Internationalization is the process of generalizing a website or software so that it is ready to handle multiple languages and cultural conventions without the need for re-design. Properly implemented, this takes place at the design and development level.
Localization is the process of adapting a website or software so that it is linguistically and culturally appropriate to the country or region where it will be used.
Using these definitions: You would internationalize a website before you localized it, and refer to the entire project as the globalization of your website.
Q: What do the abbreviations g11n, i18n and L10n mean?
A: These are the common abbreviations for globalization (g11n), internationalization (i18n) and localization (L10n). The numbers represent a count of the letters between the first and last letters in the term. "Internationalization," for example, has eighteen letters between the "i" and "n." While awkward, they certainly are faster to type.
Working with Chinese, Japanese and Korean Text
Q: If I have something translated into Chinese, Japanese or Korean, will I be able to view and print the text when I receive it from you?
A: Most likely, yes.
Systems and Software Supported
Q: What type of computer systems and software do you support?
A: ALTA supports both PC and MAC platforms. We also support a wide array of operating systems and desktop publishing software. If you have technical questions about our ability to handle your project, please contact us to discuss the specifics.
Q: I have heard that it's important to use certified translators. Are your translators certified?
A: There are a number of private agencies in the United States that offer certification to translators if they are able to pass the agency's examination and are willing to pay the certification fee. The most prominent of these is the American Translators Association. Although the majority of ALTA's translators are certified by one or more of these agencies, we do not require it because there is little relationship between passing these exams and writing style or quality. In fact, most of these certification exams test for minimum competency only.
You may be confusing the need to use a certified translator with receiving certified documents. Any document ALTA translates can be certified to serve for any legal purpose.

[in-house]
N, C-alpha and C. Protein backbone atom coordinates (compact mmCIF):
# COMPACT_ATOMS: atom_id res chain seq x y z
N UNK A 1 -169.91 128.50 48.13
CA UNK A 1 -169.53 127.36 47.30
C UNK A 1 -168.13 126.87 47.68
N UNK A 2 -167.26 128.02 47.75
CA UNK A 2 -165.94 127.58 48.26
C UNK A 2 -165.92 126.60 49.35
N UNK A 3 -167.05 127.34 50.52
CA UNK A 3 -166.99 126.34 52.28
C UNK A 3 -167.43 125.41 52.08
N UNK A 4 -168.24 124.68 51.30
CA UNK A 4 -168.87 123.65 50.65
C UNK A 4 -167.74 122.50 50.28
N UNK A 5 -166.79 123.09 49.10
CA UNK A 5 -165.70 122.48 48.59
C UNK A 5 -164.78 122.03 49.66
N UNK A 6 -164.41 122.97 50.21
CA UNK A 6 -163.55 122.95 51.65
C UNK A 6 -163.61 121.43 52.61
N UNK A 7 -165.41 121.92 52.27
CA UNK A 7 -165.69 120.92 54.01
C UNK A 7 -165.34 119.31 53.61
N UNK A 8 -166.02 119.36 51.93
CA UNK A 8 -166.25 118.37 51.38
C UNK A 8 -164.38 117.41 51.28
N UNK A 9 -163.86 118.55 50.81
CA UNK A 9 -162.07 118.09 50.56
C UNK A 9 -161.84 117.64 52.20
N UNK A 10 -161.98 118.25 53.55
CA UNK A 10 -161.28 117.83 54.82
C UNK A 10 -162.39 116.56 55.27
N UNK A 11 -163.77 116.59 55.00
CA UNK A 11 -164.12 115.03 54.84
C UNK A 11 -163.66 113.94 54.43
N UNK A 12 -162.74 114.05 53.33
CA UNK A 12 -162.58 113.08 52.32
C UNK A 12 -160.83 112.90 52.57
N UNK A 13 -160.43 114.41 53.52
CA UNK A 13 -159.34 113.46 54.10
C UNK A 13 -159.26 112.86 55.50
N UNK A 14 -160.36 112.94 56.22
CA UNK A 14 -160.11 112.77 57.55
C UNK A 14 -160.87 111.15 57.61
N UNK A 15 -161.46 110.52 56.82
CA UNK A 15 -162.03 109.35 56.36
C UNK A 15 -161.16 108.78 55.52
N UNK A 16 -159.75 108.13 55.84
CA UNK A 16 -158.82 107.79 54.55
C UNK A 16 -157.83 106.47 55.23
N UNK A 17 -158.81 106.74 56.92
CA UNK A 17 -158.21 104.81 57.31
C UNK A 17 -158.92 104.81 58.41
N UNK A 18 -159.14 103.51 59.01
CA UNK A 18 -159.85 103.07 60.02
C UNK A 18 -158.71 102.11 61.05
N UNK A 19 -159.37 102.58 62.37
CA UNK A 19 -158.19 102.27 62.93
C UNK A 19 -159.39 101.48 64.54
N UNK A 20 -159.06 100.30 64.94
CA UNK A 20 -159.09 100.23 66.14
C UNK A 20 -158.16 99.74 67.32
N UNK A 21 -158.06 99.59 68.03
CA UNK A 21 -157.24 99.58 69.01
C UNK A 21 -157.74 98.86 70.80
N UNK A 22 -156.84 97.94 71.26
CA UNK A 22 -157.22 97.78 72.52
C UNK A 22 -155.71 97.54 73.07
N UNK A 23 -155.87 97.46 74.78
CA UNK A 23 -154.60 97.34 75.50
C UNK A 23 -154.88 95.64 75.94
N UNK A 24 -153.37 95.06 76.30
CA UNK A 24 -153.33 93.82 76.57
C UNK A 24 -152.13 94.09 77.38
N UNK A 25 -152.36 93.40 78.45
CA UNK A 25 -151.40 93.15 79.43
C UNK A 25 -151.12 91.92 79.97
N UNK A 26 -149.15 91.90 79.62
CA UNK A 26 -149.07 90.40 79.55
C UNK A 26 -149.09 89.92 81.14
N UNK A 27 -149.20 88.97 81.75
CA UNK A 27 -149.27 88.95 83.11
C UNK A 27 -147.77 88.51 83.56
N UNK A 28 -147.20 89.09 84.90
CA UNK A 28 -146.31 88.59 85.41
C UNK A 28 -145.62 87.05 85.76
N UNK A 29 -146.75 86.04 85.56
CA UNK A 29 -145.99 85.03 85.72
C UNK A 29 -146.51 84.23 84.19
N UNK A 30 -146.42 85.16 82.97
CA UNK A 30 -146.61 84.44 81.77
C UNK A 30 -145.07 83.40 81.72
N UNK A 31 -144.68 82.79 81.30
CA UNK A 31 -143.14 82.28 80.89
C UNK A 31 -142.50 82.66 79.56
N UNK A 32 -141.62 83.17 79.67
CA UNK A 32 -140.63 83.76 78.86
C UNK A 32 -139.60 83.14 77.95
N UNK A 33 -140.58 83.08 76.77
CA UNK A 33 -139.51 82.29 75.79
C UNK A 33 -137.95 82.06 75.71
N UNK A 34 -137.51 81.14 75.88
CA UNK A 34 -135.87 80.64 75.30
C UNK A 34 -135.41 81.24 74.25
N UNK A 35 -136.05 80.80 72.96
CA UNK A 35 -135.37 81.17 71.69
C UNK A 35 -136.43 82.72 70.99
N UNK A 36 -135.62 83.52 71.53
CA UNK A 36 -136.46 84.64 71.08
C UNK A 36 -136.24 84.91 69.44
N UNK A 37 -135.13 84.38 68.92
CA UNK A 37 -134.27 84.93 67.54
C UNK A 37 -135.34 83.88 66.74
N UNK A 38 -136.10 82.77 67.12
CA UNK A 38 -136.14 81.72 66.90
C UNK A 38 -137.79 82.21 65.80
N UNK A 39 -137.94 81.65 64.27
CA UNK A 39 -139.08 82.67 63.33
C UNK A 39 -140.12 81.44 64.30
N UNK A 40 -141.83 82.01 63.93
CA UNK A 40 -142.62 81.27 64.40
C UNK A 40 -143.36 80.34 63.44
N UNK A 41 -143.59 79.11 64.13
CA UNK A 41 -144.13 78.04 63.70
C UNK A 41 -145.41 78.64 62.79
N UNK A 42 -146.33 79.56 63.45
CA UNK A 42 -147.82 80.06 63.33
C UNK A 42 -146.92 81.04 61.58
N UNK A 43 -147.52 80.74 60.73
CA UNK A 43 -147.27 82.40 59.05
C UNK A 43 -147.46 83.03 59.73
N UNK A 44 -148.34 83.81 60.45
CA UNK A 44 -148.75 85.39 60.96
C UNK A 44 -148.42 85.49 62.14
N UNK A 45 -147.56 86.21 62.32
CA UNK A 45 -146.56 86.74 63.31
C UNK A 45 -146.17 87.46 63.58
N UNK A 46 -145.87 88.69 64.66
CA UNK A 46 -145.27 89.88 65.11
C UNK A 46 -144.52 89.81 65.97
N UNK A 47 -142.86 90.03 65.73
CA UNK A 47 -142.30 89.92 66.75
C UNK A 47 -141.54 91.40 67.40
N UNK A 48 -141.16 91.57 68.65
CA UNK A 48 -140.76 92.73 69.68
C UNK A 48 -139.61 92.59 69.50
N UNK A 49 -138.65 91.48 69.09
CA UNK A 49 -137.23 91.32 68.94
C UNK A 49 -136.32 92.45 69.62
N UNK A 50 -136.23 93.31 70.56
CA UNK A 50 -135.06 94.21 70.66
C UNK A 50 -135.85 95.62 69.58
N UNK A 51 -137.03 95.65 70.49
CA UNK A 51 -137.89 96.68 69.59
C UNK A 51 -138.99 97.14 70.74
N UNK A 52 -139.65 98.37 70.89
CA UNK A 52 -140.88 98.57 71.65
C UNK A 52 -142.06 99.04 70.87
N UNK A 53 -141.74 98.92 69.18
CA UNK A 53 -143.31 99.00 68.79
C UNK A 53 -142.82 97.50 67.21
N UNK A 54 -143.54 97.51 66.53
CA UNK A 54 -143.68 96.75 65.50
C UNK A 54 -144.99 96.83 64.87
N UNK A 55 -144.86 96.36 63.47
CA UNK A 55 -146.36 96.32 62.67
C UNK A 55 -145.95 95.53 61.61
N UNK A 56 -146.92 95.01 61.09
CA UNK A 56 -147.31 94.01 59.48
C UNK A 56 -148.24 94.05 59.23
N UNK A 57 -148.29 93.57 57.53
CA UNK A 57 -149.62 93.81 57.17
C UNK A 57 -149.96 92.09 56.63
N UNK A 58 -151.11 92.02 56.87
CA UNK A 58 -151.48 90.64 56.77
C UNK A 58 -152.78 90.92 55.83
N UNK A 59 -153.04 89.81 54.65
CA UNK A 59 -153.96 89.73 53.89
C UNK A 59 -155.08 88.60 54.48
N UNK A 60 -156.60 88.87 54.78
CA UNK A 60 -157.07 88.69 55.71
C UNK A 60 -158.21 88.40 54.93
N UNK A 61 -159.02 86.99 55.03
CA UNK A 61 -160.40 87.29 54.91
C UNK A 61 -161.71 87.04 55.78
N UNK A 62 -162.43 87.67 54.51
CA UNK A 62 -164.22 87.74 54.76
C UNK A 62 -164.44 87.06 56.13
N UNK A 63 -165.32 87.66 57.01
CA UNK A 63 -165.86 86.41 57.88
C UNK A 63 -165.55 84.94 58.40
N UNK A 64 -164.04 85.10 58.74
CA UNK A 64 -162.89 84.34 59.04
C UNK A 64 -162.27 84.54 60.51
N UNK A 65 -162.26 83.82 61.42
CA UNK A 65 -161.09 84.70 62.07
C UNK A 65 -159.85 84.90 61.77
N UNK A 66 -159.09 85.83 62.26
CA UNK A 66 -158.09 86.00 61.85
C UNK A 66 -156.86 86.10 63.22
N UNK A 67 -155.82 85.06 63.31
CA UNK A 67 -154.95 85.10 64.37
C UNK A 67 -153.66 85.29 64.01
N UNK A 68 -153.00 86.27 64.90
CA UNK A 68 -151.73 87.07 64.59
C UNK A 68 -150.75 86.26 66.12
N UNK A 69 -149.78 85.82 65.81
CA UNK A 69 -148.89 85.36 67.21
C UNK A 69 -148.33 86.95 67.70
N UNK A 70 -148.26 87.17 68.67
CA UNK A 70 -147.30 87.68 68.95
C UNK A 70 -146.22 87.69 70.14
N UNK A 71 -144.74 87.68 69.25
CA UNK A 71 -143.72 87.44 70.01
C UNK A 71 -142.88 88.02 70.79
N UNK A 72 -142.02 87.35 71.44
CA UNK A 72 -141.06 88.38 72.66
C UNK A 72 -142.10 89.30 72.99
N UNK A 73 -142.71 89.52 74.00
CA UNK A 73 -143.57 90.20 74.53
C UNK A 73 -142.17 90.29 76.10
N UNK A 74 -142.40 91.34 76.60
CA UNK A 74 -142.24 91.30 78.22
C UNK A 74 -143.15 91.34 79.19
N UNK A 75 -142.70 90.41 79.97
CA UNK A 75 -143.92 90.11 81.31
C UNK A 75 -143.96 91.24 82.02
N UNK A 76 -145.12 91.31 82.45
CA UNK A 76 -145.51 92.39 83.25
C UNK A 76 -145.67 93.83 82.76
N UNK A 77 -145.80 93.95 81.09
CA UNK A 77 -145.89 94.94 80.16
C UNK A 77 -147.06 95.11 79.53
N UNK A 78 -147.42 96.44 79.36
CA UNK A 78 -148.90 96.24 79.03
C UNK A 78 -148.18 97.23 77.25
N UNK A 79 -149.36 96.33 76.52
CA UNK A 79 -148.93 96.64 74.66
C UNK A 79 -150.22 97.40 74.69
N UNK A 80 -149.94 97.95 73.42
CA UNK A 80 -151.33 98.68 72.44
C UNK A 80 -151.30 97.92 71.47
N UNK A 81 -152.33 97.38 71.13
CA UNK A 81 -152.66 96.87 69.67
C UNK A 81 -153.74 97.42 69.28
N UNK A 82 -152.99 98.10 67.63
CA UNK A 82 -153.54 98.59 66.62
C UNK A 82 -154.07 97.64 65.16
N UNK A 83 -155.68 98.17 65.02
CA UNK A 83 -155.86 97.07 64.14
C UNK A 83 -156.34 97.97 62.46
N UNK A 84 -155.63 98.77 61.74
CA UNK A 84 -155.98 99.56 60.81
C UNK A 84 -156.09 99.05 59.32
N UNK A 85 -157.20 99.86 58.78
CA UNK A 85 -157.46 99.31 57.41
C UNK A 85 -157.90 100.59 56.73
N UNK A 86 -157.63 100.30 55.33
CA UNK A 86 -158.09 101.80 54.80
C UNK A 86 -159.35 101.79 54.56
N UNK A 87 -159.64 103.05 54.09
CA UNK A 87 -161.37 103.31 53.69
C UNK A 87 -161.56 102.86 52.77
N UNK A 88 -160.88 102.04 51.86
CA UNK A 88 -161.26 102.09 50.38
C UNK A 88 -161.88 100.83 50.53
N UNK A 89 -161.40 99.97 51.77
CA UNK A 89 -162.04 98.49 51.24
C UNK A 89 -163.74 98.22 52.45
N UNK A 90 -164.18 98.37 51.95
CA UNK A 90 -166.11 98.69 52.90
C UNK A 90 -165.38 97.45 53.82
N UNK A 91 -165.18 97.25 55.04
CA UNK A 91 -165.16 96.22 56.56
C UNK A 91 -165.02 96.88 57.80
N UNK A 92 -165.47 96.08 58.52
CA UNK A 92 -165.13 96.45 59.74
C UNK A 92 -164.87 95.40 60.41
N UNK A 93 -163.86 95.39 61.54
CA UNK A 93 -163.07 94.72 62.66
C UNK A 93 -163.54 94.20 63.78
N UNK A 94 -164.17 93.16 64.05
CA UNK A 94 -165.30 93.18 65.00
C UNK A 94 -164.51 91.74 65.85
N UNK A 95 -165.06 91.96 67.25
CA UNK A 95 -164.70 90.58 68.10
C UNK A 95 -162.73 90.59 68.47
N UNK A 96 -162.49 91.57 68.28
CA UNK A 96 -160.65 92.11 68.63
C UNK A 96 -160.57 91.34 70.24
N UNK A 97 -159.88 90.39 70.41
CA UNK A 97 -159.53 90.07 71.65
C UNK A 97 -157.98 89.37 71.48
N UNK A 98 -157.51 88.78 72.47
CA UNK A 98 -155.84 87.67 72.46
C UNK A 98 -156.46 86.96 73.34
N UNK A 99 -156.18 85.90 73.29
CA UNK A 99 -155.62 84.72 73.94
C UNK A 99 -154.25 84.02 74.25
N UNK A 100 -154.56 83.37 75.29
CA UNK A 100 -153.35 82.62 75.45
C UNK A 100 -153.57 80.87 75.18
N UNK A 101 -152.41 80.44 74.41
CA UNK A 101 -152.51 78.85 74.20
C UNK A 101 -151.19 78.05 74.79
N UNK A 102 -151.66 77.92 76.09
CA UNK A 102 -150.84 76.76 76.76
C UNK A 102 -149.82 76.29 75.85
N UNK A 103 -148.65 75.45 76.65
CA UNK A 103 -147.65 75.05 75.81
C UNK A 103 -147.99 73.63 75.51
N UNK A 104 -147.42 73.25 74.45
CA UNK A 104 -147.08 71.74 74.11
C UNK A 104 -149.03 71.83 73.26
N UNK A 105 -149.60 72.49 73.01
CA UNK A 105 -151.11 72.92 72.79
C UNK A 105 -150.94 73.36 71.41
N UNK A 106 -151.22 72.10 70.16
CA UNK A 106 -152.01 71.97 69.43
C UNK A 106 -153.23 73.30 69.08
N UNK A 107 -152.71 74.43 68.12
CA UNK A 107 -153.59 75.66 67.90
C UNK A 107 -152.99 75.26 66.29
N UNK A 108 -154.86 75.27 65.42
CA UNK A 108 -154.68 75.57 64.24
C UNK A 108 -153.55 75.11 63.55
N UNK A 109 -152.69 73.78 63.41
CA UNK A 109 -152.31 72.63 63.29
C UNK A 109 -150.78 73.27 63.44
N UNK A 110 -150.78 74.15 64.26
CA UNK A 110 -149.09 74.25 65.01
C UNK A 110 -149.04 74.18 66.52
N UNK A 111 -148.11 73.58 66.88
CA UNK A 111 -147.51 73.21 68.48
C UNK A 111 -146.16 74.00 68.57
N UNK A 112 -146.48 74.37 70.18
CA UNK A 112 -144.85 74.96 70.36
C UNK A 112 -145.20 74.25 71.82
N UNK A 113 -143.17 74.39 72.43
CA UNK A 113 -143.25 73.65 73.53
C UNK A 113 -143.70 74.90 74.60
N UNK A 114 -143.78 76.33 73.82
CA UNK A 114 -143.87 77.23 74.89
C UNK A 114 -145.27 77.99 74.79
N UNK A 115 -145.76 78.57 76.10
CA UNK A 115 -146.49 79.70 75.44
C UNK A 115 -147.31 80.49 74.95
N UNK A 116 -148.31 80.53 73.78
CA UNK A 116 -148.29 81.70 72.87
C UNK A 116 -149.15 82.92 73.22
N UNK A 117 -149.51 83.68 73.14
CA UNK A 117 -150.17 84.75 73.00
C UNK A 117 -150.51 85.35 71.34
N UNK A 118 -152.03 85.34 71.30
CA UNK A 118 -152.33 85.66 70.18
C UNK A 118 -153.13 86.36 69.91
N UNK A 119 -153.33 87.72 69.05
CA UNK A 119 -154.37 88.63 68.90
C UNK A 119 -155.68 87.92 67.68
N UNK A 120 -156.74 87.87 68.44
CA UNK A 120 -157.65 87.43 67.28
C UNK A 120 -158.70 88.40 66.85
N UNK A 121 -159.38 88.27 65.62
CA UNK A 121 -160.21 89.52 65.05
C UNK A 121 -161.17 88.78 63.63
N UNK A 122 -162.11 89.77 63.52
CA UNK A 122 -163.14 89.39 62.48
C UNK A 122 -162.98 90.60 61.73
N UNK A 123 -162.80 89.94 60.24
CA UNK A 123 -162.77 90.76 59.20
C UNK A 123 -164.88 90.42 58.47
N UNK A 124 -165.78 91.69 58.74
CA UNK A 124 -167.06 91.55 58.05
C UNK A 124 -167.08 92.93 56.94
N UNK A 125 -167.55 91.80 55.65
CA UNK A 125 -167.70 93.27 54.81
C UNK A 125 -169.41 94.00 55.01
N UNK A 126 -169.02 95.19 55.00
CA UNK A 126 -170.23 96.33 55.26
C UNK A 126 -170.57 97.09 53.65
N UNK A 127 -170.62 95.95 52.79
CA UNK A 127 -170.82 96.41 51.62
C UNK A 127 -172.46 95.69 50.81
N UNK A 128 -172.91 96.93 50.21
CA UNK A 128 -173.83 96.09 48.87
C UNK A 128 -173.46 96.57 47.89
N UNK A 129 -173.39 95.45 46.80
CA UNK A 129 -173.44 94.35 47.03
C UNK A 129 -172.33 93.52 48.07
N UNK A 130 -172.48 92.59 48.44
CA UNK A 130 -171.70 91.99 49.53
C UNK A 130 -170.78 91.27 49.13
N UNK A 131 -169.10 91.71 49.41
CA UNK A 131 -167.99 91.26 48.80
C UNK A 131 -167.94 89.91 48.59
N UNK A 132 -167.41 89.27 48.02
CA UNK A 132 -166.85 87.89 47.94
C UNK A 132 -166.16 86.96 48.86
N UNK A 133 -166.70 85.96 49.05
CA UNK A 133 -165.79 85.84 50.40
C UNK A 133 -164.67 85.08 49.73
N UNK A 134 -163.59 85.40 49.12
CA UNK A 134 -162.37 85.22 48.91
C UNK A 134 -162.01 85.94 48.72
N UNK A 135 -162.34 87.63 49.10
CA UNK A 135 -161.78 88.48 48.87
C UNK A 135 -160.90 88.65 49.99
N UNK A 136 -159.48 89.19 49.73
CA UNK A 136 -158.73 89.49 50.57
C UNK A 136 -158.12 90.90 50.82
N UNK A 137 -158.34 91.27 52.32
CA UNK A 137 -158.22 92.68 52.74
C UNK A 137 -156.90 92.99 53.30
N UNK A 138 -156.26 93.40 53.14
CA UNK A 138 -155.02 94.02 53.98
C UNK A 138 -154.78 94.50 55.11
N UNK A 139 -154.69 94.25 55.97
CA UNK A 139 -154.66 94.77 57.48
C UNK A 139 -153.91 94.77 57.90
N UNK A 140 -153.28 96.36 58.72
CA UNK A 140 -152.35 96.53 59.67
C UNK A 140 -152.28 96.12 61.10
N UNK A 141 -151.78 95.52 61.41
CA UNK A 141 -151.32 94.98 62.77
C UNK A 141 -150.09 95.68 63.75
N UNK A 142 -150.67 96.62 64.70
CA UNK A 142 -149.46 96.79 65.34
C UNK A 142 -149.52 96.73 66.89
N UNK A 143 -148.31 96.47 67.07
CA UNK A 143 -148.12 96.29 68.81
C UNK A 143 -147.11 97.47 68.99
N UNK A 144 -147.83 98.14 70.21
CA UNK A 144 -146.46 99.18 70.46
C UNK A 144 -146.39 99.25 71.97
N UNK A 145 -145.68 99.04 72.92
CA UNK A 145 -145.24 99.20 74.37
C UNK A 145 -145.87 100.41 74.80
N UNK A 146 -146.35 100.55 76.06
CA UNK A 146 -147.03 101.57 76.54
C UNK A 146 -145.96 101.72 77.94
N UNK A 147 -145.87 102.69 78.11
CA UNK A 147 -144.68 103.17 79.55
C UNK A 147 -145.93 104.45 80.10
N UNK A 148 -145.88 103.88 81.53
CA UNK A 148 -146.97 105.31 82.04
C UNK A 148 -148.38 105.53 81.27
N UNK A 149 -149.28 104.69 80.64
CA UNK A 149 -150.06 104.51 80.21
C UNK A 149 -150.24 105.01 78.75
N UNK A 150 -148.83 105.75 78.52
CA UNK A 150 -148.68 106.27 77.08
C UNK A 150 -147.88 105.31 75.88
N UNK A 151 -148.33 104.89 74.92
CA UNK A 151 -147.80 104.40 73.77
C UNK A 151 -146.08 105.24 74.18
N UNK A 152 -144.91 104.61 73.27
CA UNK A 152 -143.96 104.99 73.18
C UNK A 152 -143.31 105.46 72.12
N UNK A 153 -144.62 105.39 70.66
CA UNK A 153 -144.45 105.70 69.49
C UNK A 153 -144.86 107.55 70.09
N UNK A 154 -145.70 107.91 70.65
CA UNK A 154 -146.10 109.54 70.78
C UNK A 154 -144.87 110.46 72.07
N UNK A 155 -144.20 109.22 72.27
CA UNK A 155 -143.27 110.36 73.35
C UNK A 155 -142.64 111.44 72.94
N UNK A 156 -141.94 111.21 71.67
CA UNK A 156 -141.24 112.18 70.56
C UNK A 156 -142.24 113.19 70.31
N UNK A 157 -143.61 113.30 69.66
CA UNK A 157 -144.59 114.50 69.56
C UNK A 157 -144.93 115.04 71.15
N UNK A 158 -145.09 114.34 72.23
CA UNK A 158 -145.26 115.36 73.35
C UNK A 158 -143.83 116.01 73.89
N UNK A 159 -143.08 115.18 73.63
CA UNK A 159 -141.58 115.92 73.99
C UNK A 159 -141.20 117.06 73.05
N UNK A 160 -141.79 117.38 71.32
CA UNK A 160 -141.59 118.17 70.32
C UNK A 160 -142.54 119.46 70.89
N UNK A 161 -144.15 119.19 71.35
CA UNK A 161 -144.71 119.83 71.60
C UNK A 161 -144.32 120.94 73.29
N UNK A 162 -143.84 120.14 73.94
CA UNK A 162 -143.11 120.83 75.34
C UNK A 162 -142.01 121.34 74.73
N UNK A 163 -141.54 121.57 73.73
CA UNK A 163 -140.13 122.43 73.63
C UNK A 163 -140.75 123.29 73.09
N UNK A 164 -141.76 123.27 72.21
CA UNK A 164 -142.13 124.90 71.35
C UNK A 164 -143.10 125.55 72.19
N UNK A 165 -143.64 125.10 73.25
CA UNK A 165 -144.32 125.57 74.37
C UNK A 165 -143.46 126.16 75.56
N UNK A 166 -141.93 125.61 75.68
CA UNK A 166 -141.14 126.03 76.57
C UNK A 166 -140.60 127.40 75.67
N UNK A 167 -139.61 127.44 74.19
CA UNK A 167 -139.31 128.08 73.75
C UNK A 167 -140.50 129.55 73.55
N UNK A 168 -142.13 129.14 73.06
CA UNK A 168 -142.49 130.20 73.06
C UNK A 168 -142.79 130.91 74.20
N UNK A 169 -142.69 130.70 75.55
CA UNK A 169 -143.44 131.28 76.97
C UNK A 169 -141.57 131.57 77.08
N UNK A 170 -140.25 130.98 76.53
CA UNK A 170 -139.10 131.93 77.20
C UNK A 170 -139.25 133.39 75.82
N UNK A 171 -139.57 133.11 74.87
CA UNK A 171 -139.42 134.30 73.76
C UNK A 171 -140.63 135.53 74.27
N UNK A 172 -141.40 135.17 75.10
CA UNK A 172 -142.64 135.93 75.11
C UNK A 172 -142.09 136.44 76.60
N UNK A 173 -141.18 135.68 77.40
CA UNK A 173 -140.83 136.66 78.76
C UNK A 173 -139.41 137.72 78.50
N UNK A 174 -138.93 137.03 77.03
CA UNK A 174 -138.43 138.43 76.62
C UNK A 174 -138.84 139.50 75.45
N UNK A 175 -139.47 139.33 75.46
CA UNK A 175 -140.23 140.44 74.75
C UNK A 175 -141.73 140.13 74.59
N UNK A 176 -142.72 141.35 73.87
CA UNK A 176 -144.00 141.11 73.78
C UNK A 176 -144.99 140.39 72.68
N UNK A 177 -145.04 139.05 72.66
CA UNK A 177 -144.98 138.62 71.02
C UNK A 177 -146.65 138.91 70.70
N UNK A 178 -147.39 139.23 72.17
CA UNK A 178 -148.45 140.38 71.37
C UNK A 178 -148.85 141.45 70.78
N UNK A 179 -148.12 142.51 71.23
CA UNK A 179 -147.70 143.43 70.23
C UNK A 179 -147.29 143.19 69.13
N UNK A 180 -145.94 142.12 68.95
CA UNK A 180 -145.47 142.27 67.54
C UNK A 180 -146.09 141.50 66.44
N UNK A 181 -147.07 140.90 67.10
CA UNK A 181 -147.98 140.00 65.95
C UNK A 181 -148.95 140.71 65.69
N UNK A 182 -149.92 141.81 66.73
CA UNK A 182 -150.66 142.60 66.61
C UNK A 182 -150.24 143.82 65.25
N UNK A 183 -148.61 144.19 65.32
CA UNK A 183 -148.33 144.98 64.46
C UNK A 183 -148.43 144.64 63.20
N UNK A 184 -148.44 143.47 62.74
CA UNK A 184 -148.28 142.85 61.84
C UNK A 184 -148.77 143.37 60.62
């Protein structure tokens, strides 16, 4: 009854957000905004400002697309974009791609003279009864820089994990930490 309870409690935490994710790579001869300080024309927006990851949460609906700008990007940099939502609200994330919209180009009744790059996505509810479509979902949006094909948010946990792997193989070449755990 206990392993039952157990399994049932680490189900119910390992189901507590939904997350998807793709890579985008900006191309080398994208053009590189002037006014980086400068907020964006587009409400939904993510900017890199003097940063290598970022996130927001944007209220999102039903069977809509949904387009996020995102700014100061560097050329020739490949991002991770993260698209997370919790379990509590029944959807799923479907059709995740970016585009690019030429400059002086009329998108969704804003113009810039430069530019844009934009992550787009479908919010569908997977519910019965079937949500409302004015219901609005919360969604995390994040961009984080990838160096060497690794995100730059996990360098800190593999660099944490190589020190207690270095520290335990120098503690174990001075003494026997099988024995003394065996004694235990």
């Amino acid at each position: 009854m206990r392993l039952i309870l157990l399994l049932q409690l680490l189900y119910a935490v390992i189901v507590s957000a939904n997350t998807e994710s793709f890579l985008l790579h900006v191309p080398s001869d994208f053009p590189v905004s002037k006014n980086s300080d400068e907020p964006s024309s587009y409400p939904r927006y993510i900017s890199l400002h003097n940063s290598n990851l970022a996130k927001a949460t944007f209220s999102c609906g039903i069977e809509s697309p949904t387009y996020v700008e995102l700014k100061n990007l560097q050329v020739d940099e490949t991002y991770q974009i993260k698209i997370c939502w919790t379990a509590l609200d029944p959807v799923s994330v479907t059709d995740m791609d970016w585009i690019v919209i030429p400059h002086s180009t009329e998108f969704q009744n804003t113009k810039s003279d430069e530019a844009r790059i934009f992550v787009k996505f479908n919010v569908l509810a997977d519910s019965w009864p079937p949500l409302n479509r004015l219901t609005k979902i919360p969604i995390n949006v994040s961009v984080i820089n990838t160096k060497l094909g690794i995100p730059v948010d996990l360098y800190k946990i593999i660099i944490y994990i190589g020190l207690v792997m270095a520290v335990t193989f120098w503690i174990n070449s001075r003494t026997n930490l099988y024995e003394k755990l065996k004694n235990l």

Q: Does ALTA use native speakers or computer software programs to perform its translations? Can you recommend some good translation software?
A: We use native speakers proficient in both the target and source languages. Translation assistance software is used where appropriate, but ALTA does not currently provide any type of machine translation services.
We have no recommendations for translation software. Some off-the-shelf or web-based translation products can create gist translations of simple business correspondence, which might work for in-house-only documents. Never use a product like this to translate a document that will be used to represent you. If your clients or vendors are going to see it, then have it professionally translated.
Q: How do you know that a translator is good?
A: First and foremost, good translators have a solid command of grammar and syntax in both the source and target languages. Good translators only translate materials into their native language (very few people are gifted enough to handle bi-directional projects). Good translators have a knack for balancing the content of the source document with the cultural and language-specific norms of the target language, and have the experience to know when to favor one concern over the other. Good translators keep their language skills current by reading newspapers, magazines, and professional journals from their native country that set the norms for current usage.
Translation requires a tremendous amount of care and attention to detail. Many people assume that fluency in a given language is sufficient to qualify them as a translator, but that is not the case.
Good translations read as if they were authored in the target language. Anything less is generally a sign that the translator has missed the mark.
Q: What is your process for translation and localization projects?
A. Most non-software and non-web-related projects follow our basic process. Software and web localization projects are more involved and follow our localization process.